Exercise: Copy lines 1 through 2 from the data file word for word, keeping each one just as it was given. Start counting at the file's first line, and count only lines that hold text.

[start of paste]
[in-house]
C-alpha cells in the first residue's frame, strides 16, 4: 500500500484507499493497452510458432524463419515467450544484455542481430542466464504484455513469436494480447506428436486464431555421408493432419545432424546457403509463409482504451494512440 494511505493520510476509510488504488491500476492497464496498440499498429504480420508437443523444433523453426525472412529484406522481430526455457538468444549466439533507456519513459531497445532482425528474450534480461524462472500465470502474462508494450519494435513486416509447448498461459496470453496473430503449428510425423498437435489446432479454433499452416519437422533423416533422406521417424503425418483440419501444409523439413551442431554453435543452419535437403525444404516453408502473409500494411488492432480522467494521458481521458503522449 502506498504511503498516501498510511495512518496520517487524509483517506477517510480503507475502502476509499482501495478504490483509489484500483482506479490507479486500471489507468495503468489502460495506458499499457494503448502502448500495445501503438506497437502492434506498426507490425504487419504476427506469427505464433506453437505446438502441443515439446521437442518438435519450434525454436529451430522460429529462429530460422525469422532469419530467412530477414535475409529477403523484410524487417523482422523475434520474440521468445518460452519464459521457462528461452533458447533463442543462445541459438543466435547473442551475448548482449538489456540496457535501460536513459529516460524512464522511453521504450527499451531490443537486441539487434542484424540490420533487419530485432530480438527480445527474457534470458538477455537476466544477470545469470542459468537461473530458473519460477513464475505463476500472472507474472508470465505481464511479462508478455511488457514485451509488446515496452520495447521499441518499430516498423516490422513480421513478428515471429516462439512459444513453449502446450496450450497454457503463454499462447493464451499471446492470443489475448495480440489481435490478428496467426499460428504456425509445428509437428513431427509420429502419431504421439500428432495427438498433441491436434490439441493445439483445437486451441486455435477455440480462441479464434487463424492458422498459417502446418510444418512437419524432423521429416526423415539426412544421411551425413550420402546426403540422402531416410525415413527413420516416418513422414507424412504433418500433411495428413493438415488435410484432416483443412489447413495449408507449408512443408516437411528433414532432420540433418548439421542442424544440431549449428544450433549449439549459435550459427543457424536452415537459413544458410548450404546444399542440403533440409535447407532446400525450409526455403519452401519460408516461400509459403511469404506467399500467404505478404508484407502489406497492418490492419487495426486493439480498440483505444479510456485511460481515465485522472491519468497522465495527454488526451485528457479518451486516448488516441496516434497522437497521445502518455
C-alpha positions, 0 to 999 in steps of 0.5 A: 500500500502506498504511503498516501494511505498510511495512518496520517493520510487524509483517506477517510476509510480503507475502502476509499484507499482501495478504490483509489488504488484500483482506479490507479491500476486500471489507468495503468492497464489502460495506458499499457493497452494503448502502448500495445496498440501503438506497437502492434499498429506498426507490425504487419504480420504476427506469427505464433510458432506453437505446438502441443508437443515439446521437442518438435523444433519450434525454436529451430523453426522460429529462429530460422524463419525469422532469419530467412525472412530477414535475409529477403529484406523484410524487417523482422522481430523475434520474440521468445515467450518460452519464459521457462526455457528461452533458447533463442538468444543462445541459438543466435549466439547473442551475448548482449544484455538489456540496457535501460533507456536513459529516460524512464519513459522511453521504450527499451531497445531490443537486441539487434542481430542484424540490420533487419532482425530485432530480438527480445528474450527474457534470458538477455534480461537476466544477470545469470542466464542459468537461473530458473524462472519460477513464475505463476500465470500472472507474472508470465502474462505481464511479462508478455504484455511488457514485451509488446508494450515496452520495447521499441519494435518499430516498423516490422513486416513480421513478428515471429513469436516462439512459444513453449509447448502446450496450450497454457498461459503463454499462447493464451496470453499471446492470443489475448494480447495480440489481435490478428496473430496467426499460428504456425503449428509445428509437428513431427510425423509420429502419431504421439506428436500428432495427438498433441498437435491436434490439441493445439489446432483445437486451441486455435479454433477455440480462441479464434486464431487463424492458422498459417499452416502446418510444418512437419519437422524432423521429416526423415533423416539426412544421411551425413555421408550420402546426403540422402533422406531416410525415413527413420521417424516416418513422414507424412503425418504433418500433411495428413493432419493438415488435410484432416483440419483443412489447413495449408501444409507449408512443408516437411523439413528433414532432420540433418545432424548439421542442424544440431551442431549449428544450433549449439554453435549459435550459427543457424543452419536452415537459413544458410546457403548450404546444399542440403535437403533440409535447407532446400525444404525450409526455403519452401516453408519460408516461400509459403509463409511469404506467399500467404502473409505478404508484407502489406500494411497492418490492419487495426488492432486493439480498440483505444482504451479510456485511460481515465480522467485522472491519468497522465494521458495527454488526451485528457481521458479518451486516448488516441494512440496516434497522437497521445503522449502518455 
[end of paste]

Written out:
[in-house]
C-alpha cells in the first residue's frame, strides 16, 4: 500500500484507499493497452510458432524463419515467450544484455542481430542466464504484455513469436494480447506428436486464431555421408493432419545432424546457403509463409482504451494512440 494511505493520510476509510488504488491500476492497464496498440499498429504480420508437443523444433523453426525472412529484406522481430526455457538468444549466439533507456519513459531497445532482425528474450534480461524462472500465470502474462508494450519494435513486416509447448498461459496470453496473430503449428510425423498437435489446432479454433499452416519437422533423416533422406521417424503425418483440419501444409523439413551442431554453435543452419535437403525444404516453408502473409500494411488492432480522467494521458481521458503522449 502506498504511503498516501498510511495512518496520517487524509483517506477517510480503507475502502476509499482501495478504490483509489484500483482506479490507479486500471489507468495503468489502460495506458499499457494503448502502448500495445501503438506497437502492434506498426507490425504487419504476427506469427505464433506453437505446438502441443515439446521437442518438435519450434525454436529451430522460429529462429530460422525469422532469419530467412530477414535475409529477403523484410524487417523482422523475434520474440521468445518460452519464459521457462528461452533458447533463442543462445541459438543466435547473442551475448548482449538489456540496457535501460536513459529516460524512464522511453521504450527499451531490443537486441539487434542484424540490420533487419530485432530480438527480445527474457534470458538477455537476466544477470545469470542459468537461473530458473519460477513464475505463476500472472507474472508470465505481464511479462508478455511488457514485451509488446515496452520495447521499441518499430516498423516490422513480421513478428515471429516462439512459444513453449502446450496450450497454457503463454499462447493464451499471446492470443489475448495480440489481435490478428496467426499460428504456425509445428509437428513431427509420429502419431504421439500428432495427438498433441491436434490439441493445439483445437486451441486455435477455440480462441479464434487463424492458422498459417502446418510444418512437419524432423521429416526423415539426412544421411551425413550420402546426403540422402531416410525415413527413420516416418513422414507424412504433418500433411495428413493438415488435410484432416483443412489447413495449408507449408512443408516437411528433414532432420540433418548439421542442424544440431549449428544450433549449439549459435550459427543457424536452415537459413544458410548450404546444399542440403533440409535447407532446400525450409526455403519452401519460408516461400509459403511469404506467399500467404505478404508484407502489406497492418490492419487495426486493439480498440483505444479510456485511460481515465485522472491519468497522465495527454488526451485528457479518451486516448488516441496516434497522437497521445502518455